Writer E. B. White once said, “I arise in the morning torn between a desire to improve the world and a desire to enjoy the world. This makes it hard to plan the day.” (A variant quote puts it this way: “I get up every morning determined to both change the world and have one hell of a good time. Sometimes this makes planning my day difficult.”)

In saying this, E. B. White admits (without knowing it, perhaps) that’s he’s torn between Unitarian and Universalist ways of being in the world. 

The old saw about the difference between the two spiritual paradigms: “Unitarians believe that humans are too good to be damned by God, and Universalists believe that God is too good to damn humans.” Mark W. Harris comments: “Either way we end up saved, but the process–indeed the reason for salvation–could not be more different. The Unitarian emphasis is self-referential. It asks what I can do about my own salvation. It is about my striving for success on the road to moral perfectionism. The Universalist perspective … emphasizes our common relationship to the whole of creation, to a loving God who redeems all.”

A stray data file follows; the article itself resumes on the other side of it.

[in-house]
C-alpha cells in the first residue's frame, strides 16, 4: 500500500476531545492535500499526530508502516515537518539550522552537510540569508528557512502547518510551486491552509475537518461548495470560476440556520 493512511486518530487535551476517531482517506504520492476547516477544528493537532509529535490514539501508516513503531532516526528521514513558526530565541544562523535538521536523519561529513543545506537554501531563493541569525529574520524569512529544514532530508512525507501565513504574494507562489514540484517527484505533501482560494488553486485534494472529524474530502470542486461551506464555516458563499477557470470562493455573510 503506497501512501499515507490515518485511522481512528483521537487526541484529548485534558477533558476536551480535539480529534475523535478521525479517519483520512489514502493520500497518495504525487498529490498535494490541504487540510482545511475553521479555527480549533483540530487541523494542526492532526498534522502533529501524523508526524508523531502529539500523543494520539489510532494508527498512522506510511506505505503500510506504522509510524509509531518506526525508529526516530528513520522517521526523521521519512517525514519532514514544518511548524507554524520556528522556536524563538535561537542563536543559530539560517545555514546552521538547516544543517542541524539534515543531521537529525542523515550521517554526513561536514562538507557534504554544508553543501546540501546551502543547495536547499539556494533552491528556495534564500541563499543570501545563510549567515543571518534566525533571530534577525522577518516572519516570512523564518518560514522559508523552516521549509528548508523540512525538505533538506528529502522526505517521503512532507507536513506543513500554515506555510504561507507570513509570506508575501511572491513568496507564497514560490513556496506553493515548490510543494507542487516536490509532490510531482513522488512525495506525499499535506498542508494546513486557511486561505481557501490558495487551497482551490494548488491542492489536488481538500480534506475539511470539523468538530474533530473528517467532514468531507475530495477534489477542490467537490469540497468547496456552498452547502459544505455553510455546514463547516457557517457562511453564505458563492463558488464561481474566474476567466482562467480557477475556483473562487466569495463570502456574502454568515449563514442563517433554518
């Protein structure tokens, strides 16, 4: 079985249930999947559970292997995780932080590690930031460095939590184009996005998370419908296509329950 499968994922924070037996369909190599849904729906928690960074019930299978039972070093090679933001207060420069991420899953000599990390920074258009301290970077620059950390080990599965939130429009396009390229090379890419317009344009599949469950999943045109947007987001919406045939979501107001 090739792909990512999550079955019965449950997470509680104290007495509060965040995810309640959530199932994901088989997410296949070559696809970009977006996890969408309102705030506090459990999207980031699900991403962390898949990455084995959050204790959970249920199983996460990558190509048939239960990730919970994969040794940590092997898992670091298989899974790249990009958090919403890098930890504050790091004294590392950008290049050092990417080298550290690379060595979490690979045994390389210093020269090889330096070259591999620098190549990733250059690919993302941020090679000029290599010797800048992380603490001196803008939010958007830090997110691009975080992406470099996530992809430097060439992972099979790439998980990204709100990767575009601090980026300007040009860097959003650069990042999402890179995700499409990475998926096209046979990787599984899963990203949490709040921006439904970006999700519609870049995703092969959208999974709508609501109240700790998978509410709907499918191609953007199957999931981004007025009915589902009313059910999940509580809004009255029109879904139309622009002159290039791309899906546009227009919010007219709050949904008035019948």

More from Mark W. Harris: “[Universalism] tells us that God is a mysterious fountain of love from whence we have sprung. This is a gripping relational power that allows us to turn to the creation and feel trust and comfort; to know that our fears are held by this love, which increases in power as each of us opens to it. There is a completely egalitarian concept of salvation at work in this Universalist gospel. It is not our individual acts that will save us, nor is it the class we belong to which unites the universe. […] This theology affirms that all of us are good and just as we are, and so there is a kind of divine acceptance or grace in each of our very beings. No matter what we do with our lives, no matter what befalls us, there is still a love which embraces us.”

In other words: The Unitarian feels like one’s salvation and the salvation of the world depends on one’s works; the Universalist knows that there is nothing one can do to earn salvation, and so he or she focuses on opening up to God’s loving presence in each moment, and living out of that. The Unitarian experiences scarcity, and, anxiously, plans on being busy to fill up the emptiness and remedy the lack; the Universalist experiences abundance, and, gratefully, plans on extending and magnifying it. 

So, how does a Unitarian Universalist plan for the day?